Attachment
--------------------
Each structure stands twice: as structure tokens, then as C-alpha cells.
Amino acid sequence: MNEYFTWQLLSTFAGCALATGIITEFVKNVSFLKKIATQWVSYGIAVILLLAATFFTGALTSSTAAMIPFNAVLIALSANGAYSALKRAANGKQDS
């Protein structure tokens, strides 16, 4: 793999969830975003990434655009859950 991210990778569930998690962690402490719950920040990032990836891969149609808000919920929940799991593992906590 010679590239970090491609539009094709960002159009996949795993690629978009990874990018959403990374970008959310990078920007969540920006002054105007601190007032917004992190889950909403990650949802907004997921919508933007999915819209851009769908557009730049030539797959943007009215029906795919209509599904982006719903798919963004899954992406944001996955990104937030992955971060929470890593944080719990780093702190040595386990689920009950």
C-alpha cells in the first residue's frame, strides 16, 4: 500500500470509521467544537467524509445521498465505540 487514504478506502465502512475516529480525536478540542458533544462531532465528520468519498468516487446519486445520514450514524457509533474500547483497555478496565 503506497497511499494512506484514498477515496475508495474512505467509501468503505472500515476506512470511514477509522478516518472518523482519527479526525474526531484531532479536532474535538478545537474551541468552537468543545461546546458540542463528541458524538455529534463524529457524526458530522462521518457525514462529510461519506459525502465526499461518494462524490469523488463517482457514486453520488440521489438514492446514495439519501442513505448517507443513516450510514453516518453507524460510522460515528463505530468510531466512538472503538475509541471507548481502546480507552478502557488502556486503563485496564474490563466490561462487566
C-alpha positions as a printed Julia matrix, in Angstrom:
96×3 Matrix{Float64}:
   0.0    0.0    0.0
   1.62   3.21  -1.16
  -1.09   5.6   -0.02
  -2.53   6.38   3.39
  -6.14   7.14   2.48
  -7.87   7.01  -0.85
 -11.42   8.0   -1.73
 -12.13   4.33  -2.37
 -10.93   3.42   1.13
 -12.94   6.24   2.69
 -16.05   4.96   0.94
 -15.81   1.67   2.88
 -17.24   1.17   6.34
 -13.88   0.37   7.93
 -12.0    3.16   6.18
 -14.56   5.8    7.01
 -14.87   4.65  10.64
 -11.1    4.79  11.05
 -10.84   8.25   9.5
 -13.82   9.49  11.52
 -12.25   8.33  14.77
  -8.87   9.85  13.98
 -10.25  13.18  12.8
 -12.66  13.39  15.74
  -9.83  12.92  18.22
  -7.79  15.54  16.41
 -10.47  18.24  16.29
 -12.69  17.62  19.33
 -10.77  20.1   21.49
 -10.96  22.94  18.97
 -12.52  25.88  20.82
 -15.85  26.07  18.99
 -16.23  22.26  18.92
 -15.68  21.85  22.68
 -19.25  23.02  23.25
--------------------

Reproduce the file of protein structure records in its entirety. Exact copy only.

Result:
Each structure stands twice: as structure tokens, then as C-alpha cells.
Amino acid sequence: MNEYFTWQLLSTFAGCALATGIITEFVKNVSFLKKIATQWVSYGIAVILLLAATFFTGALTSSTAAMIPFNAVLIALSANGAYSALKRAANGKQDS
């Protein structure tokens, strides 16, 4: 793999969830975003990434655009859950 991210990778569930998690962690402490719950920040990032990836891969149609808000919920929940799991593992906590 010679590239970090491609539009094709960002159009996949795993690629978009990874990018959403990374970008959310990078920007969540920006002054105007601190007032917004992190889950909403990650949802907004997921919508933007999915819209851009769908557009730049030539797959943007009215029906795919209509599904982006719903798919963004899954992406944001996955990104937030992955971060929470890593944080719990780093702190040595386990689920009950």
C-alpha cells in the first residue's frame, strides 16, 4: 500500500470509521467544537467524509445521498465505540 487514504478506502465502512475516529480525536478540542458533544462531532465528520468519498468516487446519486445520514450514524457509533474500547483497555478496565 503506497497511499494512506484514498477515496475508495474512505467509501468503505472500515476506512470511514477509522478516518472518523482519527479526525474526531484531532479536532474535538478545537474551541468552537468543545461546546458540542463528541458524538455529534463524529457524526458530522462521518457525514462529510461519506459525502465526499461518494462524490469523488463517482457514486453520488440521489438514492446514495439519501442513505448517507443513516450510514453516518453507524460510522460515528463505530468510531466512538472503538475509541471507548481502546480507552478502557488502556486503563485496564474490563466490561462487566
C-alpha positions as a printed Julia matrix, in Angstrom:
96×3 Matrix{Float64}:
   0.0    0.0    0.0
   1.62   3.21  -1.16
  -1.09   5.6   -0.02
  -2.53   6.38   3.39
  -6.14   7.14   2.48
  -7.87   7.01  -0.85
 -11.42   8.0   -1.73
 -12.13   4.33  -2.37
 -10.93   3.42   1.13
 -12.94   6.24   2.69
 -16.05   4.96   0.94
 -15.81   1.67   2.88
 -17.24   1.17   6.34
 -13.88   0.37   7.93
 -12.0    3.16   6.18
 -14.56   5.8    7.01
 -14.87   4.65  10.64
 -11.1    4.79  11.05
 -10.84   8.25   9.5
 -13.82   9.49  11.52
 -12.25   8.33  14.77
  -8.87   9.85  13.98
 -10.25  13.18  12.8
 -12.66  13.39  15.74
  -9.83  12.92  18.22
  -7.79  15.54  16.41
 -10.47  18.24  16.29
 -12.69  17.62  19.33
 -10.77  20.1   21.49
 -10.96  22.94  18.97
 -12.52  25.88  20.82
 -15.85  26.07  18.99
 -16.23  22.26  18.92
 -15.68  21.85  22.68
 -19.25  23.02  23.25